Michael Zloza: There were a few other ones where we went in there and negotiated. One of my philosophies is it'll never hurt to ask. When we go in somewhere, and we're talking to distributors or vendors, everyone has been hurt by the bad economy, so everyone is looking to try to make a sale. If you want, go ahead and ask, "Hey, can you go ahead and do better than that? Can we try to work something out?" To be honest, I've built so many great relationships because I'm honest with them. It's just absolutely fantastic. One of my distributors, Wilson Pet Supply, they bend over backwards for us in order to get us product and letting us know about sales. My rep, he'll bring stuff to us when he's in the neighborhood in order to help us avoid a delivery fee, for instance. Don't be afraid to ask. But the big thing is just when you're getting into the bad economy that you streamline it to the best [extreme] possible. Your money isn't going to be as good as it will in an up economy, but the upside is once the economy actually turns around, you're gonna start seeing that cash-flow and you're going to be so much better off.

Did you hear about Apple Haus closing last week?

Michael Zloza: No, I didn't.

They closed and didn't name any specific cause, just nebulously referred to "the economy." Do you think older businesses like that are slower to adapt to changes in the economy as opposed to newer ones?

Michael Zloza: I do think so. I'll give you several examples. Allstate was founded during the Great Depression. I've heard them several times on commercials actually mention that. So I think they were like us right now, where they had to start off streamlined, everything being small, and then as time progressed, the economy got better and they were able to grow at that time with the economy. When they had to streamline back down again, they were able to do it because they already had a plan in place.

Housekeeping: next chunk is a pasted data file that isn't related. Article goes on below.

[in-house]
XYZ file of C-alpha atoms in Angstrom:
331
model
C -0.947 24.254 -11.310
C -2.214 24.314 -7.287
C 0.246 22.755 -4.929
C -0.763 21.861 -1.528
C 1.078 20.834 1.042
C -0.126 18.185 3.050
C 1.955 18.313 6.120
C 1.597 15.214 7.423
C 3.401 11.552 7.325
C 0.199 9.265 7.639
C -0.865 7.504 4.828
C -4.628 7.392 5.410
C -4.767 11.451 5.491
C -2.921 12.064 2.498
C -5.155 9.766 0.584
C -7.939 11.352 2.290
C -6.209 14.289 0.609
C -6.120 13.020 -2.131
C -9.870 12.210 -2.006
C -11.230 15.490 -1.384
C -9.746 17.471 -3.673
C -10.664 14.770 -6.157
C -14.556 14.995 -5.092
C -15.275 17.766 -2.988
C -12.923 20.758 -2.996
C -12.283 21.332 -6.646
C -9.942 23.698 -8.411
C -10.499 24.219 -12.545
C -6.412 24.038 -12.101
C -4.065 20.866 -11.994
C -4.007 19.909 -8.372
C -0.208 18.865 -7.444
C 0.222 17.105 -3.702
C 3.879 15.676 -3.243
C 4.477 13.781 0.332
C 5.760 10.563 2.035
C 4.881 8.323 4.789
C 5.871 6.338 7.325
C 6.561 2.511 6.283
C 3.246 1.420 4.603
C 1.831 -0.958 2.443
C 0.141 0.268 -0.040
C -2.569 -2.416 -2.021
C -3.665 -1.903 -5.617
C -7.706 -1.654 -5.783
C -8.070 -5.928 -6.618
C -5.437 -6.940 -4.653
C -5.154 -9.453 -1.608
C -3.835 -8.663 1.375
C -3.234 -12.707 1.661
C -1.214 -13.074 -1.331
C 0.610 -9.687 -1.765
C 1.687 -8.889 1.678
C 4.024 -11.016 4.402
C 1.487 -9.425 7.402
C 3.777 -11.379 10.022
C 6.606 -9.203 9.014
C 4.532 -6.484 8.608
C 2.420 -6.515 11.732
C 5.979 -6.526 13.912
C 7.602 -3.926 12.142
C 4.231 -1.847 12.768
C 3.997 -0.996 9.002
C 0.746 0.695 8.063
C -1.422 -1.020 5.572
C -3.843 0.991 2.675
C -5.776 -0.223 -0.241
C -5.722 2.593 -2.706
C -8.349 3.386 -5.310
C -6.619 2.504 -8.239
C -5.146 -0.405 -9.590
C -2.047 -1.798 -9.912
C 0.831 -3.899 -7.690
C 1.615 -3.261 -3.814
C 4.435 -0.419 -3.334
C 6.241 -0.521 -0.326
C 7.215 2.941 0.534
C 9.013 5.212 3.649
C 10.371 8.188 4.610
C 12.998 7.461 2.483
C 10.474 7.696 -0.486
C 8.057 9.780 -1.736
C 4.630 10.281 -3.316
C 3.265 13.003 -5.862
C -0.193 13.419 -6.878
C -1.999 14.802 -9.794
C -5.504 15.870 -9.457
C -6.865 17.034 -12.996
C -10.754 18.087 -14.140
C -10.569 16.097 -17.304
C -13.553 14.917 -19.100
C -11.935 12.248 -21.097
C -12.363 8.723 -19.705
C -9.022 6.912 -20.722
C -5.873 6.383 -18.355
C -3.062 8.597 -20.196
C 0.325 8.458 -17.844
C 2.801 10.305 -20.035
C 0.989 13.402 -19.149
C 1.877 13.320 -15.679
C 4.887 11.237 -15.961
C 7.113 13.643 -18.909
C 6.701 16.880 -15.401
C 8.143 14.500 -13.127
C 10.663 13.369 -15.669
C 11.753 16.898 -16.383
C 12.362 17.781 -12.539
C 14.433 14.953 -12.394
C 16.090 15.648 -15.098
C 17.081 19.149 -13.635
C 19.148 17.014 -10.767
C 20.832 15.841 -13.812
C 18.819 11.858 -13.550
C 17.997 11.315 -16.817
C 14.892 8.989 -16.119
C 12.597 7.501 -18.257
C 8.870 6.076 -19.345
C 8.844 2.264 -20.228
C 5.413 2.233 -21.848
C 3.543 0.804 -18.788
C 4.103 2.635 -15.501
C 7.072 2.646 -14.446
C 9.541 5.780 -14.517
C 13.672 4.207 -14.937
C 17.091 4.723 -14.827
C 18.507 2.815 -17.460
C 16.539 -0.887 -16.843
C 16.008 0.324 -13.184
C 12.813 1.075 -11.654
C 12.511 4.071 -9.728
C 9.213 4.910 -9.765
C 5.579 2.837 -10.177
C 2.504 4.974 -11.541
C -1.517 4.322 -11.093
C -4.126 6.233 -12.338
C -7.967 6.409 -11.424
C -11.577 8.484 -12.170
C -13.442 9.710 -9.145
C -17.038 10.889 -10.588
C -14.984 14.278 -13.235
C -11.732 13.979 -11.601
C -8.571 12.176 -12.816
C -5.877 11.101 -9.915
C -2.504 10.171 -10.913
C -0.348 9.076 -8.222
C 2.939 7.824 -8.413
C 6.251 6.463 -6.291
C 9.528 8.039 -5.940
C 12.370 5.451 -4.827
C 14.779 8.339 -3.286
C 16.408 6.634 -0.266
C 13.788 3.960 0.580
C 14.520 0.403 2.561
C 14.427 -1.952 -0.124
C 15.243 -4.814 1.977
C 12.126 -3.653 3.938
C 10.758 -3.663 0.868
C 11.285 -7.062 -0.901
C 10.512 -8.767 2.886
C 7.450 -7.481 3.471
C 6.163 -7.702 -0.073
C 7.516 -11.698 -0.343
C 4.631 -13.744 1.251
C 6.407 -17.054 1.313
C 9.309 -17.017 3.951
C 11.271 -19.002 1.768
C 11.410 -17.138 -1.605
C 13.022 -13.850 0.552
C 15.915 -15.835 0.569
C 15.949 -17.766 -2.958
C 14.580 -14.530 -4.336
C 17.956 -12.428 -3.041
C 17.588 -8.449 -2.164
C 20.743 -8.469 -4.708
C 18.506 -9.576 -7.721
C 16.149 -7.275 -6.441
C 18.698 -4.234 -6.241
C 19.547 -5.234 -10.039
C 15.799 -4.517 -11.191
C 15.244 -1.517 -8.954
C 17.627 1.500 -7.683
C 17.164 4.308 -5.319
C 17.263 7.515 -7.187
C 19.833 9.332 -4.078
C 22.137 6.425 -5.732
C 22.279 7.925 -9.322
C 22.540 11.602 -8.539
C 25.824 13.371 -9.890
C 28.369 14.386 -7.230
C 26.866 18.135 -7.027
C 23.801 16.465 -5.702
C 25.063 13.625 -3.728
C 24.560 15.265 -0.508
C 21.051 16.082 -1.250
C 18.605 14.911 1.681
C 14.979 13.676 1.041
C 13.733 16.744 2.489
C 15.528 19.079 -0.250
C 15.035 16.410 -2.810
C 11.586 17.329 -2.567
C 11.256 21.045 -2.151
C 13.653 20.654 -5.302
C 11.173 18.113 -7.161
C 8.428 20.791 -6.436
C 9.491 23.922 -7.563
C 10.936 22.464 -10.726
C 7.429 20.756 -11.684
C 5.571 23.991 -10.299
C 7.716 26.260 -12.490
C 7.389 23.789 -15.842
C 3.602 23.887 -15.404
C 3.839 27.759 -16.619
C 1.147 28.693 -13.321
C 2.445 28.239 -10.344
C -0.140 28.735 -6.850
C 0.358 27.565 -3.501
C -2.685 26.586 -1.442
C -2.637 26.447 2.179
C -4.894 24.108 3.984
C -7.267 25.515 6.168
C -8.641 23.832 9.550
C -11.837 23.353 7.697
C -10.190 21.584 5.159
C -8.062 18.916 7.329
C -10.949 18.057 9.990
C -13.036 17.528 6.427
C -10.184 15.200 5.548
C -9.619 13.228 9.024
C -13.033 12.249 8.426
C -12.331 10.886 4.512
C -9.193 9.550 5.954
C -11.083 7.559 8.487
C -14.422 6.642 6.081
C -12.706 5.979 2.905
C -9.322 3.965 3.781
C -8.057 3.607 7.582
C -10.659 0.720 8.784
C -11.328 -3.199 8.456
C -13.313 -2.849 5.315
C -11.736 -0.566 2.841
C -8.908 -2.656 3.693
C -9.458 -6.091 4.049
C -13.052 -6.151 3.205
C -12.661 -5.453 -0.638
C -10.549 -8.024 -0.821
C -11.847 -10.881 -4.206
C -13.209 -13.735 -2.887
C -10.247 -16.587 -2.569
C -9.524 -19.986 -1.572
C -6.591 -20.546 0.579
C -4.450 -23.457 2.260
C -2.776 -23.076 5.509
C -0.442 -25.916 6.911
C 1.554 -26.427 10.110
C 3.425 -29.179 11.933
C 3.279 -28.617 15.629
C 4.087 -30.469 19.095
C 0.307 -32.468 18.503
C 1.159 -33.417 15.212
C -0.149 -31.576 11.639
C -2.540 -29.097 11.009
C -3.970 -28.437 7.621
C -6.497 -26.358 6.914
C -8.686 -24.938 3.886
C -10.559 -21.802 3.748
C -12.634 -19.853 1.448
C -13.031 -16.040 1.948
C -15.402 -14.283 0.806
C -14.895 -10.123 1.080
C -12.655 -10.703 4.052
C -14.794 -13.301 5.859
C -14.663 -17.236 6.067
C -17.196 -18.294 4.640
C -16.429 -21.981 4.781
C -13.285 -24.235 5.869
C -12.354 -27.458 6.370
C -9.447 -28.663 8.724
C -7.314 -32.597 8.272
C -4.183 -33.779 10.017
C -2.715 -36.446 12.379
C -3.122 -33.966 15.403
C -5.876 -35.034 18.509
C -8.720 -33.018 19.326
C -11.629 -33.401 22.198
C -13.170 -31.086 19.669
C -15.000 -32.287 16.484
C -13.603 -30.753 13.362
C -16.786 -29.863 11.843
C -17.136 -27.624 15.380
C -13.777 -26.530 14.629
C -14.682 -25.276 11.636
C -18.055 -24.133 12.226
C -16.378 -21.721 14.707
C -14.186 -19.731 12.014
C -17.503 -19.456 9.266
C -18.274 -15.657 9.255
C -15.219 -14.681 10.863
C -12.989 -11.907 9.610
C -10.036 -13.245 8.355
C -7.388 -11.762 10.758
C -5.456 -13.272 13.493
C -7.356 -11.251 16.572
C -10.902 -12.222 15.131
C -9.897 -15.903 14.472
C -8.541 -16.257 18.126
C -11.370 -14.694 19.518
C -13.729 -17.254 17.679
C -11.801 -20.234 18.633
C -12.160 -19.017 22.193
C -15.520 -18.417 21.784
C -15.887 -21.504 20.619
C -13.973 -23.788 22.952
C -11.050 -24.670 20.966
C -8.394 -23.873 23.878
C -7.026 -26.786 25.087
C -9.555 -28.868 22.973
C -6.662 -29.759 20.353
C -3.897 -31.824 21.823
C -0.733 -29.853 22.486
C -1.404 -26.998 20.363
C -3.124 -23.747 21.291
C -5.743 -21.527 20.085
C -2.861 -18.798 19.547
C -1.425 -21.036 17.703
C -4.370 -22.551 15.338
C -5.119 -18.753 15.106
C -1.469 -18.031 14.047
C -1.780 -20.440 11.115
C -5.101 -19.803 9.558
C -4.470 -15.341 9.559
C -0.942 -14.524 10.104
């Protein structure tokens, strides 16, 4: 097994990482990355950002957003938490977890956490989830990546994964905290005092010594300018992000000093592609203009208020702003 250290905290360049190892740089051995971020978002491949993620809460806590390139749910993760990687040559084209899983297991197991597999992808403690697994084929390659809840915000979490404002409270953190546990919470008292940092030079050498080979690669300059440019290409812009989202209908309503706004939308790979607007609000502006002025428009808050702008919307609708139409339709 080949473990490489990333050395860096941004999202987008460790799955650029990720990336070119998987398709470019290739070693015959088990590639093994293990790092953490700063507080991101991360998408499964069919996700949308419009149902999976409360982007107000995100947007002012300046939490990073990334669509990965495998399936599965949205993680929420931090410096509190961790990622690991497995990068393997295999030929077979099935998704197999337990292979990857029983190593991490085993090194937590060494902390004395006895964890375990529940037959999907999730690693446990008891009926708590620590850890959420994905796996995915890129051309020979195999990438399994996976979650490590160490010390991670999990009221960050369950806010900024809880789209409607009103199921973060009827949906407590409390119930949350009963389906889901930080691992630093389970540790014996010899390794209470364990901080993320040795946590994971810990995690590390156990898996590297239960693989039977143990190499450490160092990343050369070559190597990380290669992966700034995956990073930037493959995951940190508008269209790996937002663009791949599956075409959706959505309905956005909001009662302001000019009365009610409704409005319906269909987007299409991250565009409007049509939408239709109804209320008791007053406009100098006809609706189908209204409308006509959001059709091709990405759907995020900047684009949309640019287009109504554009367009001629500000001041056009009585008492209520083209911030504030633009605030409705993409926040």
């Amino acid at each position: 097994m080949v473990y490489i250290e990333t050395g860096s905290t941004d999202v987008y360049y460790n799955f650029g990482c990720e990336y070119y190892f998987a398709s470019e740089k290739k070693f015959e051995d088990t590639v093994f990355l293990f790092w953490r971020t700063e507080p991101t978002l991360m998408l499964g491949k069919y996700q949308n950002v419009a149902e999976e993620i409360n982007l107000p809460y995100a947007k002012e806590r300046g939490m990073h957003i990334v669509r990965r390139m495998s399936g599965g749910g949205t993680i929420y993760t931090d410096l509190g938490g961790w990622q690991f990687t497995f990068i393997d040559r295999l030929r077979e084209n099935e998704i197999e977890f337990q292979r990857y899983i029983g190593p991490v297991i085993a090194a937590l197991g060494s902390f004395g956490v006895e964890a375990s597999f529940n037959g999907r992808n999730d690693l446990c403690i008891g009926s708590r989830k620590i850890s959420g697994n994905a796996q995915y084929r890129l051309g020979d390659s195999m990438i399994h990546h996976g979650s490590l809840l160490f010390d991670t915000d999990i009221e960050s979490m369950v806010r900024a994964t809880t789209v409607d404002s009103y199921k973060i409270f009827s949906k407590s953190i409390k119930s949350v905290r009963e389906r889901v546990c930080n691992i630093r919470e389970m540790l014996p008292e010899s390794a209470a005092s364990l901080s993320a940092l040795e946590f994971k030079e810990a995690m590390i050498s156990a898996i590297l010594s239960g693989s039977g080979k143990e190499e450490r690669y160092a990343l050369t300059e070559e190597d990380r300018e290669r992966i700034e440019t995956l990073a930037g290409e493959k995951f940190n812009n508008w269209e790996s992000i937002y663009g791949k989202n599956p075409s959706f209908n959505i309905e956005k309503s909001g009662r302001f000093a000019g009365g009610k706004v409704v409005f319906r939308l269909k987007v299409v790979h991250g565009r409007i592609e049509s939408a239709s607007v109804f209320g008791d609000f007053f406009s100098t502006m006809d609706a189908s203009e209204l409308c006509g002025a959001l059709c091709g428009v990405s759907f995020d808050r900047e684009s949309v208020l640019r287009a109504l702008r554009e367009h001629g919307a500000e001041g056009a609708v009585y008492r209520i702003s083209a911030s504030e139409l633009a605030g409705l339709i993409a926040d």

Let's use Sears as an example, because I worked for Sears for several years. Sears is very old-school. A lot of people that work there in the upper management have been there 20, 30 years. They have never really had a situation where they had to start streamlining themselves. The Kmart-Sears merger, for instance, was still during a very good time. Well, now, because the economy is down, your Kmarts were definitely affected by your Walmarts. Sears was not able to adapt in regards to streamlining because there was nobody there who knew how to do it. Like their clothing line for instance, is very outdated. They need to revamp their clothing. Finally, within the last few months they finally admitted that they need to revamp themselves. Well, yeah, but they should've thought of that 10 or 12 years ago. 

David Wolinsky is a freelance writer and a lifelong Chicagoan. In addition to currently serving as an interviewer-writer for Adult Swim, he's also a columnist for EGM. He was the Chicago city editor for The Onion A.V. Club where he provided in-depth daily coverage of this city's bustling arts/entertainment scene for half a decade. When not playing video games for work he's thinking of dashing out to Chicago Diner, Pizano's, or Yummy Yummy. His first career aspirations were to be a game-show host.

Contact Us